Bellow's assertion cuts both ways, doesn't it? Human nature harbors a boundless capacity for both good and evil. Who knows which of the two will appear next, and in what form? Caught up in the daily distraction (the latest political and media "crisis"), we are encouraged to bounce back and forth between hope and dread, anxiously awaiting "news." This is no way to live.
Nearly every day I walk past a small round meadow, about fifty feet wide, which is surrounded on all sides by tall pines. A single young maple stands near the center of the circle of grass and wildflowers. Each year I watch the maple change through the seasons, out there alone in the open. Who knows what will happen to it? It will likely outlive me, which is a comfort. We each go on in our own way.
Alternative worlds are available to us. Worlds free of flotsam and jetsam. I have recently been spending time with poems set to music in England in the late 16th and early 17th centuries. Another world (not without its own good and evil, of course), but one which feels seemlier and nobler than the one in which we now find ourselves. In the songs, one comes upon lines such as these:
Constant Penelope sends to thee, careless Ulysses.
Write not again, but come, sweet mate, thyself to revive me.
Troy we do much envy, we desolate lost ladies of Greece,
Not Priamus, nor yet all Troy can us recompense make.
Oh, that he had, when he first took shipping to Lacedaemon,
That adulter I mean, had been o'erwhelmed with waters.
Then had I not lain now all alone, thus quivering for cold,
Nor used this complaint, nor have thought the day to be so long.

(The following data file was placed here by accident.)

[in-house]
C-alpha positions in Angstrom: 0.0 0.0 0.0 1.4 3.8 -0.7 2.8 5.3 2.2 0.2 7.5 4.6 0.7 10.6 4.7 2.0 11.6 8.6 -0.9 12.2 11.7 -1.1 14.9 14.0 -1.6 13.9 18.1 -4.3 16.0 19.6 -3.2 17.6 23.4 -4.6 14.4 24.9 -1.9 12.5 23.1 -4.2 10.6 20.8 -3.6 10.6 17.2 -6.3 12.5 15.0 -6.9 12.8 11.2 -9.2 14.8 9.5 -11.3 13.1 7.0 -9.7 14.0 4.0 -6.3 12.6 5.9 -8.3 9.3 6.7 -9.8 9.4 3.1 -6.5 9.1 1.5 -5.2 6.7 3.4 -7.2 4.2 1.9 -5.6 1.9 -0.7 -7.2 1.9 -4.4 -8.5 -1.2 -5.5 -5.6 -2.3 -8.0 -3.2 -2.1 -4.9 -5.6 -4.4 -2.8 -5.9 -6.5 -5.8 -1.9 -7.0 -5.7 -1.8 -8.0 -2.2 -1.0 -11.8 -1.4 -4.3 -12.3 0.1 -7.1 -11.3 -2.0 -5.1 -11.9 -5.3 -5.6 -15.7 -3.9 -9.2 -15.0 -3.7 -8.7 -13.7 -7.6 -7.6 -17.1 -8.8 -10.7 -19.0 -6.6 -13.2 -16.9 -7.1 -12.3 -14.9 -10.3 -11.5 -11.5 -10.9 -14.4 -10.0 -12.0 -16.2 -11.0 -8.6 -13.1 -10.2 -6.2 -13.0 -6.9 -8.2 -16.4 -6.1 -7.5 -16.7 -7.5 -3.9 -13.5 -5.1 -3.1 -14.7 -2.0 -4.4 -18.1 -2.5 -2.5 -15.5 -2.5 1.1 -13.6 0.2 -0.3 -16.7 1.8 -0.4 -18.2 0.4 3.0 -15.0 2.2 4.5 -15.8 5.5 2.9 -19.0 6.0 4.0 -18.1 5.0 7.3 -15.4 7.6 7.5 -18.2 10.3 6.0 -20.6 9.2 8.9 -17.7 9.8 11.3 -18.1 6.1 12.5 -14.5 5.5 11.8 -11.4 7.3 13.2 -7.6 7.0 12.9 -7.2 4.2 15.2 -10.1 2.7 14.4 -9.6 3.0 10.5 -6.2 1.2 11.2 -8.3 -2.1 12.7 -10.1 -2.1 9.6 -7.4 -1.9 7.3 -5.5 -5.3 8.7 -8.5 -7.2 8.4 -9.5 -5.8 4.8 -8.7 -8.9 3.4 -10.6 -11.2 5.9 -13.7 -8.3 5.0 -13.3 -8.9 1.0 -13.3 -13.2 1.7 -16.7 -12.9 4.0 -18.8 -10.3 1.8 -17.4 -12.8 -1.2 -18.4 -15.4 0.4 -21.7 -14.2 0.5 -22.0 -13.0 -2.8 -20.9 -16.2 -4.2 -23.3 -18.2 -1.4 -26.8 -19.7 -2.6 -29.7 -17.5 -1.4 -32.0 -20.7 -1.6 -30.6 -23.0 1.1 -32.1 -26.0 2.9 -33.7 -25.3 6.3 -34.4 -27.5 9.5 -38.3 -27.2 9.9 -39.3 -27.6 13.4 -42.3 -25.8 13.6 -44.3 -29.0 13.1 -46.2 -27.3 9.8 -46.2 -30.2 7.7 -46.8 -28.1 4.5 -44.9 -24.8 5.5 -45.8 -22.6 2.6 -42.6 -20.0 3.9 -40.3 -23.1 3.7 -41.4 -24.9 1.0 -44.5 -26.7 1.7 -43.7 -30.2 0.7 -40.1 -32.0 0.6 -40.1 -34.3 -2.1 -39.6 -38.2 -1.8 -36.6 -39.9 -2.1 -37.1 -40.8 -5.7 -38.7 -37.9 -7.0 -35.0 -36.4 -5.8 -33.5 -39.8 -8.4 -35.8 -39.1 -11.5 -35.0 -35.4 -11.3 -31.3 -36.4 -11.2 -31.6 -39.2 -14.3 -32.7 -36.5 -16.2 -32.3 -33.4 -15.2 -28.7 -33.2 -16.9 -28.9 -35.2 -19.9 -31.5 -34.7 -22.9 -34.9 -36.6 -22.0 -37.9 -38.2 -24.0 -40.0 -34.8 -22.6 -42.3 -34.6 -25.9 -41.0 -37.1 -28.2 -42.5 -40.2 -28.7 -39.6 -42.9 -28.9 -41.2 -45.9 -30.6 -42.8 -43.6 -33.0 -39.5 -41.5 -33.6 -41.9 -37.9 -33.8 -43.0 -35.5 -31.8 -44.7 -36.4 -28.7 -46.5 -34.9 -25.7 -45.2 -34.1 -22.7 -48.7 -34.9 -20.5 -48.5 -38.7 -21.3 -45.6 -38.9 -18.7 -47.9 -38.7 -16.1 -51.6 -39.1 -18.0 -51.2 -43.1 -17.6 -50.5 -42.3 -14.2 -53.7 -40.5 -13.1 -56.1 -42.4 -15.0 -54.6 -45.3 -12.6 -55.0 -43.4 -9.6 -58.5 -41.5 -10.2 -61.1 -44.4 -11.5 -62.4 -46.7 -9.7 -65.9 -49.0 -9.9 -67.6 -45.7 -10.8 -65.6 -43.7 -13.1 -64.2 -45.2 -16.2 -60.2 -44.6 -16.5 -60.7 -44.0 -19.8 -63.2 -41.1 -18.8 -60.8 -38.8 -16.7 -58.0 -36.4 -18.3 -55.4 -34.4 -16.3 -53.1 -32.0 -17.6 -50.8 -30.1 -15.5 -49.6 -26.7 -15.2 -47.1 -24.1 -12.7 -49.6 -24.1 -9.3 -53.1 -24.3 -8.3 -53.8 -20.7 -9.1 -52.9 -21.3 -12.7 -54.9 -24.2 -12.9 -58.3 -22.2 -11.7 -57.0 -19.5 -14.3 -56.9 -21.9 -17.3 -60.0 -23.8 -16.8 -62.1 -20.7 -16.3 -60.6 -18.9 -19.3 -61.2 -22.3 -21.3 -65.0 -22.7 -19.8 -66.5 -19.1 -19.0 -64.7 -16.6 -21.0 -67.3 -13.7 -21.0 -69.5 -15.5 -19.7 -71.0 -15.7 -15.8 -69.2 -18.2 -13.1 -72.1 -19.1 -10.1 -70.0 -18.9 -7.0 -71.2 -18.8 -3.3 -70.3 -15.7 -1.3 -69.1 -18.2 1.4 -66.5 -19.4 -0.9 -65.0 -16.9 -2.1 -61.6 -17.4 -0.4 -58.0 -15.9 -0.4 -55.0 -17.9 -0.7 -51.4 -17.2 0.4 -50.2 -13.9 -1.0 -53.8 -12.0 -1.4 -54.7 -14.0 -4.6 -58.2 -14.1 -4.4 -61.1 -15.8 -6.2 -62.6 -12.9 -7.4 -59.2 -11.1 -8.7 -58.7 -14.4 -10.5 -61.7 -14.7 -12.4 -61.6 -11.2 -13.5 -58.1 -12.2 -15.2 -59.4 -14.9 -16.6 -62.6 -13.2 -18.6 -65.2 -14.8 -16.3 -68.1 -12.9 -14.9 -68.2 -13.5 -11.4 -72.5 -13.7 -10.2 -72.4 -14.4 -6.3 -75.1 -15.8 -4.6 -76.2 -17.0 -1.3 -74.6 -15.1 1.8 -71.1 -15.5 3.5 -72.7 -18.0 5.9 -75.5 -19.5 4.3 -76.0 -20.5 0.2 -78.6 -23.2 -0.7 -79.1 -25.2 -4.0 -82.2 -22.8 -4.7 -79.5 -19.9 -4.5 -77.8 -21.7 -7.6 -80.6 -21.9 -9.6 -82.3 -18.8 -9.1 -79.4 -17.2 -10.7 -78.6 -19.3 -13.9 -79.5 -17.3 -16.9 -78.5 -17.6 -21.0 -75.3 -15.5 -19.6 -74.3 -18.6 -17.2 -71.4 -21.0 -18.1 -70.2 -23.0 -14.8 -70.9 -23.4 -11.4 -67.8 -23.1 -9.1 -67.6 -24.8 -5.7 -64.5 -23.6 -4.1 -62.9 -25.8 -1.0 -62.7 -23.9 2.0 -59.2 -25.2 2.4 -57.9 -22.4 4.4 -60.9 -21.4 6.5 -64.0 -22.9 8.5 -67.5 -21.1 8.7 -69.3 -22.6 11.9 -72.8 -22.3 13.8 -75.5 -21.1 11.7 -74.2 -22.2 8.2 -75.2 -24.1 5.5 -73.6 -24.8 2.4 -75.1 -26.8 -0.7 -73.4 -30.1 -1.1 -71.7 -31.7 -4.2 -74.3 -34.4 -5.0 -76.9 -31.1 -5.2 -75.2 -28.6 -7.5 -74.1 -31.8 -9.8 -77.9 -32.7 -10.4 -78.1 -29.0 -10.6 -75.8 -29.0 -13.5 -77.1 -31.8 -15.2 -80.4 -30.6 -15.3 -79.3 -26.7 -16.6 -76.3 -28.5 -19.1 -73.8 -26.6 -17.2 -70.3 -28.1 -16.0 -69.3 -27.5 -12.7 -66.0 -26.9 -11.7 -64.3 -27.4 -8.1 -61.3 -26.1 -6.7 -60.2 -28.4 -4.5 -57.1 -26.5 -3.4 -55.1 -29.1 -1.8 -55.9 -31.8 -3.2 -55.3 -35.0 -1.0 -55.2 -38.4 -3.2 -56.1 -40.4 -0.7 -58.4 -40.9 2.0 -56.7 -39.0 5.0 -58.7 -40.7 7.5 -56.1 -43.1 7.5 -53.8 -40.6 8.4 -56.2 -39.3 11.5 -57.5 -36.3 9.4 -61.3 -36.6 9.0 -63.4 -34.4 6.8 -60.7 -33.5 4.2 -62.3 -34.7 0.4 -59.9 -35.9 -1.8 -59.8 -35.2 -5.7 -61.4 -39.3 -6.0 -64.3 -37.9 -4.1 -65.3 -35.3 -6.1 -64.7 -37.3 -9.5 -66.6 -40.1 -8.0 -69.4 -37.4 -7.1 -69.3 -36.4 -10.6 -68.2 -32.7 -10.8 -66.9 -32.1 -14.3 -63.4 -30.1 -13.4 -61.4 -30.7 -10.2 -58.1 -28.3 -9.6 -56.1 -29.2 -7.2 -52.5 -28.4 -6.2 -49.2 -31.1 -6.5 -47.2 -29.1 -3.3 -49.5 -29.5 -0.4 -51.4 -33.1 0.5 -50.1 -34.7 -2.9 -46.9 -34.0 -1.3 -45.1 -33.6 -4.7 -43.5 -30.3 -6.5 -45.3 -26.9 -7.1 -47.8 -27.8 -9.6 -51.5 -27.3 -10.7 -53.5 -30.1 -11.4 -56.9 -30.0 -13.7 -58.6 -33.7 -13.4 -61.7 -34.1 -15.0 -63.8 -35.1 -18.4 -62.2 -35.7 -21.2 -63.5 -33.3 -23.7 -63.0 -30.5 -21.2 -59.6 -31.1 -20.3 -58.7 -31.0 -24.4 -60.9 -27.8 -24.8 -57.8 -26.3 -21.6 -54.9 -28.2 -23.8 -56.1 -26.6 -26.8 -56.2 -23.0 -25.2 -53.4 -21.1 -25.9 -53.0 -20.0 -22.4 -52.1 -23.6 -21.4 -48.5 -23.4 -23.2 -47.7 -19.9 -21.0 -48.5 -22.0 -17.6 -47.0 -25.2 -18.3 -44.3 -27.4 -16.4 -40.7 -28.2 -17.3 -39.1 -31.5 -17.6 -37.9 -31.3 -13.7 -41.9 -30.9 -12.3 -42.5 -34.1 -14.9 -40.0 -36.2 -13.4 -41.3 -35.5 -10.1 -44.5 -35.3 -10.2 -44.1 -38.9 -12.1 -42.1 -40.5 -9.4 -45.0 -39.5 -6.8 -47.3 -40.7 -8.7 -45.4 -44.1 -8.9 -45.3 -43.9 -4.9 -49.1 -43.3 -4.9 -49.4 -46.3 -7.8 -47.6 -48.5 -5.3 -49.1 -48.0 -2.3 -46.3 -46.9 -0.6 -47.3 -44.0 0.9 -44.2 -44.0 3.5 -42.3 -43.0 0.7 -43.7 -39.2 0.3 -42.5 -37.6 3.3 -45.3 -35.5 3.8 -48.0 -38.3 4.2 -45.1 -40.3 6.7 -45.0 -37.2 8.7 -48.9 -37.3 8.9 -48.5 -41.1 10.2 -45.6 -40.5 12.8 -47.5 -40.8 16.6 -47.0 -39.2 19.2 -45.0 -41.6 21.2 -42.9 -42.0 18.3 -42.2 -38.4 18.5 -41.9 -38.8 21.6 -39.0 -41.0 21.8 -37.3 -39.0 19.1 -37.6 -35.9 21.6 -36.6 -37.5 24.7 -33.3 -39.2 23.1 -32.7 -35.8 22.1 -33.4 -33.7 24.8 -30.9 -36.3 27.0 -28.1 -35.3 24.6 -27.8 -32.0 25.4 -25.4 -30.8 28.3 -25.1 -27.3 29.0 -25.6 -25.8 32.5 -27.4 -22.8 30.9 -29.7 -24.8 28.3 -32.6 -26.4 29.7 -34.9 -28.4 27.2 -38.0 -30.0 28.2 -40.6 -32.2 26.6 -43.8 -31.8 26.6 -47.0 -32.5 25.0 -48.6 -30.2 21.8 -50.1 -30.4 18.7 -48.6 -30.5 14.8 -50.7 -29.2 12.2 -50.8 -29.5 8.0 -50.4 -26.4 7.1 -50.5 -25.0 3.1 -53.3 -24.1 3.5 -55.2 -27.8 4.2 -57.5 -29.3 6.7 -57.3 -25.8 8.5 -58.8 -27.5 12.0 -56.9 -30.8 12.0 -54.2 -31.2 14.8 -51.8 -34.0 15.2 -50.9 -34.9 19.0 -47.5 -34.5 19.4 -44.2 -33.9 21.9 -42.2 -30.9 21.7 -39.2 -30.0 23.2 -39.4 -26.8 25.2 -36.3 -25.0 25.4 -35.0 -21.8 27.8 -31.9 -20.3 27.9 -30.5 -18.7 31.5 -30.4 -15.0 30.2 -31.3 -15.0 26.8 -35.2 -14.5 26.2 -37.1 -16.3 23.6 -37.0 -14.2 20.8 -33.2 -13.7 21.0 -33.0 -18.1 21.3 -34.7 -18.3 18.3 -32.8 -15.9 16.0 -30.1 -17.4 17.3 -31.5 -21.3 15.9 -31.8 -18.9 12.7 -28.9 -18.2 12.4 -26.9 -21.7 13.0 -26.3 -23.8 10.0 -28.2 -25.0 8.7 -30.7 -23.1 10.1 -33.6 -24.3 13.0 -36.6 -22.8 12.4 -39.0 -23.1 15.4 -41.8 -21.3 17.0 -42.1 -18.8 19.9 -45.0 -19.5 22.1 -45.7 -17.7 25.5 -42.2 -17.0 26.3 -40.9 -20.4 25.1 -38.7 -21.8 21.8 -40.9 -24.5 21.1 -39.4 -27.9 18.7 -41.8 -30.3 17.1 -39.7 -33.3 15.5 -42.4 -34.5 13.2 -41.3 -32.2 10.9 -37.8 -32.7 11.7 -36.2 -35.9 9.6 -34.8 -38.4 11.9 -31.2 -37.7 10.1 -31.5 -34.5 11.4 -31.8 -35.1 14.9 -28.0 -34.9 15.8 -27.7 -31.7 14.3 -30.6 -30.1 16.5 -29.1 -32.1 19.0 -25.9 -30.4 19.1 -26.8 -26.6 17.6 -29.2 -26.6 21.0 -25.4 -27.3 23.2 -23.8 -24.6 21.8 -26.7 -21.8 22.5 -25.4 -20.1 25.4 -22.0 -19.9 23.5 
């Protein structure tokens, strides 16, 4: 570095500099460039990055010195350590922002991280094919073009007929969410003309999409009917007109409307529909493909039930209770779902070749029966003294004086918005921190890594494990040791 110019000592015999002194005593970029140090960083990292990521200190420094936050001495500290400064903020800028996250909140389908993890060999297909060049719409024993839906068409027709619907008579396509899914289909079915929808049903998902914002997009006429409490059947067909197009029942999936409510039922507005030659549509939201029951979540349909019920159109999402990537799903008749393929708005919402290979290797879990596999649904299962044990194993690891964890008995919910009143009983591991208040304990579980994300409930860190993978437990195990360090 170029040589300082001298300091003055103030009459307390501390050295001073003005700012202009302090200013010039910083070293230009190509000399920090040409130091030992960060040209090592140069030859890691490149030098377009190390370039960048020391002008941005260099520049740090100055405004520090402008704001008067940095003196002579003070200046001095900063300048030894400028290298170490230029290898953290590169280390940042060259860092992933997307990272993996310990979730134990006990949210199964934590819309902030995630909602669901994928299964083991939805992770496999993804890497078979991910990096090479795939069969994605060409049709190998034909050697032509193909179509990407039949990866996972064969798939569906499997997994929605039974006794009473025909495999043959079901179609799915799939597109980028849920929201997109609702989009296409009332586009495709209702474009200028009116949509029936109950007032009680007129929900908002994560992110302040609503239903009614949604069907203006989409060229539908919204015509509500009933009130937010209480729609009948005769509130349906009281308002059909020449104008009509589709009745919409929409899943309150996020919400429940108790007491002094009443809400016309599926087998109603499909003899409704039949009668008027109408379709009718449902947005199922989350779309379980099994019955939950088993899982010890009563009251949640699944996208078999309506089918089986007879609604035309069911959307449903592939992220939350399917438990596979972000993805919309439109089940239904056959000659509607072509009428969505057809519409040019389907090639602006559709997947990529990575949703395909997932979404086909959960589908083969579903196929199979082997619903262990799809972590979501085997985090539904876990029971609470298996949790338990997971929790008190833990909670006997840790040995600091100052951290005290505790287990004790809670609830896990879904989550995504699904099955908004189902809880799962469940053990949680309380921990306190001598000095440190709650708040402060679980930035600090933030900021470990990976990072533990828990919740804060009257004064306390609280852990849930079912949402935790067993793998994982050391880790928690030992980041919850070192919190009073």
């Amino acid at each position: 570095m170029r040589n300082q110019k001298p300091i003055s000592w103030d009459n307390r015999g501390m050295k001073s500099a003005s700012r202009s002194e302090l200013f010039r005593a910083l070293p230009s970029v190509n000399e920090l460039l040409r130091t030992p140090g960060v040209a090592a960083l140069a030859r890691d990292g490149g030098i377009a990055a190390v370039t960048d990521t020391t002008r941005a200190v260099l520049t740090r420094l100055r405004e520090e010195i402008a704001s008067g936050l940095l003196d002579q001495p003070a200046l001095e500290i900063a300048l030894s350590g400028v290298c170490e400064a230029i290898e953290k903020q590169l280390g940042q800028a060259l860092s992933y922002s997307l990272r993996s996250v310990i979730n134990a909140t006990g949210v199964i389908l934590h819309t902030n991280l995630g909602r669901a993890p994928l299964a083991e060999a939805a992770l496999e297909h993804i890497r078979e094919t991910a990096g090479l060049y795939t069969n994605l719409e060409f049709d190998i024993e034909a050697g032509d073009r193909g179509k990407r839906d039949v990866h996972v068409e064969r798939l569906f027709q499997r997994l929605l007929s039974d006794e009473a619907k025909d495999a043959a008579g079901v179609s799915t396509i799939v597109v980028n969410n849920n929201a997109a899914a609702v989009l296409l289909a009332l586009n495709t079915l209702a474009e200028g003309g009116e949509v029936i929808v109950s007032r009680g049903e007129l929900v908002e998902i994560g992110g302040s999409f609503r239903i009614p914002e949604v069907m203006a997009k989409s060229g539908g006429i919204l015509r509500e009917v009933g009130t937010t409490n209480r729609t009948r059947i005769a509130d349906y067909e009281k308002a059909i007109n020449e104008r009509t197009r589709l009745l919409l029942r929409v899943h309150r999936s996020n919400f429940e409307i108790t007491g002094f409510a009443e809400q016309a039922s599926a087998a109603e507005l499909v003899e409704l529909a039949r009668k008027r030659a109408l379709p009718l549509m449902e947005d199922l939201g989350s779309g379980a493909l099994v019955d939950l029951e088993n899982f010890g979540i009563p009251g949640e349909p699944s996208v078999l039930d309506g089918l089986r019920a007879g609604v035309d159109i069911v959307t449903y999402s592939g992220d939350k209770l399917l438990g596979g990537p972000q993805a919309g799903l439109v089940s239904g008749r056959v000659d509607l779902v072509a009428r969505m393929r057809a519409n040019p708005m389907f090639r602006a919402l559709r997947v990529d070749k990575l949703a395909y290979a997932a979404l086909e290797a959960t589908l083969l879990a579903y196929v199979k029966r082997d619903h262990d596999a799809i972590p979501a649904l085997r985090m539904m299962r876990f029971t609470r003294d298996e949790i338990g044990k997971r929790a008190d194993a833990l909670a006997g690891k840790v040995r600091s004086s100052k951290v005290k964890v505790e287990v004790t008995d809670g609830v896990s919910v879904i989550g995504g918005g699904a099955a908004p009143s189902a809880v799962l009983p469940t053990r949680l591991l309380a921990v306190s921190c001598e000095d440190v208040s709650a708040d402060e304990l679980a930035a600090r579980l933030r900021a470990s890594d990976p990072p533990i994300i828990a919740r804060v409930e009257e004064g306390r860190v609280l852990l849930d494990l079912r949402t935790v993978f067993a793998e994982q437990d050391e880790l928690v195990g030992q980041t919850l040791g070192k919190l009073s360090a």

Anonymous, in William Byrd, Psalms, Sonnets, and Songs of Sadness and Piety (1588), in E. H. Fellowes (editor), English Madrigal Verse 1588-1632 (Oxford University Press 1967), page 48. The eight lines are a translation of the opening lines of the First Epistle of Ovid's Heroides. Ibid, page 683.
What shall it be: Bedlam, or a world in which a poet forever unknown to us wrote of "constant Penelope"?
Robin Tanner (1904-1988), "The Gamekeeper's Cottage" (1928)
The Elizabethan era may indeed be a different world, but I was pleased to encounter these lines, which are timeless, in one of the songbooks:
The love of change hath changed the world throughout;
And what is counted good but that is strange?
New things wax old, old new, all turns about,
And all things change except the love of change.
Yet find I not that love of change in me,
But as I am so will I always be.
Anonymous, in Richard Carlton, Madrigals to Fine Voices (1601), Ibid, page 77. As is the case with many of the songs from the period, the identity of the poet is not known.
As one who is conservative in temperament (a temperament confirmed by six decades of watching the world), it is gratifying to discover a kindred soul from four centuries ago. The lamenters of change are always with us, aren't they? Mind you, the conservatism of which I speak has nothing whatsoever to do with contemporary politics, which are of no interest to me.
"Yet find I not that love of change in me" (a lovely line) in turn brings this to mind:
The Metropolitan Underground Railway
Here were a goodly place wherein to die; --
Grown latterly to sudden change averse,
All violent contrasts fain avoid would I
On passing from this world into a worse.
William Watson (1858-1935), Epigrams of Art, Life, and Nature (Gilbert Walmsley 1884).
I concede that the Underground is no doubt a marvelous thing. Having once lived in Tokyo, I recognize the convenience and efficiency of subways and train lines. But I sympathize with the sentiments expressed in the poem. "Grown latterly to sudden change averse." Yes. A time comes when one feels prepared to quietly and permanently exit the wearisome world of change.
Robin Tanner, "June" (1946)
But I feel I've lost the thread. The flotsam and jetsam of the modern world and aversion to change are ultimately of no moment. As always, one should attend to one's soul. Where does one start? Best to return to the solitary maple tree in the clearing among the pines. Everything begins and ends with a single beautiful particular.
A quiet bell sounds --
and reveals a village
waiting for the moon.
Sōgi (1421-1502) (translated by Steven Carter), in Steven Carter, The Road to Komatsubara: A Classical Reading of the Renga Hyakuin (Council on East Asian Studies, Harvard University 1987), page 96.
Robin Tanner, "Martin's Hovel" (1927)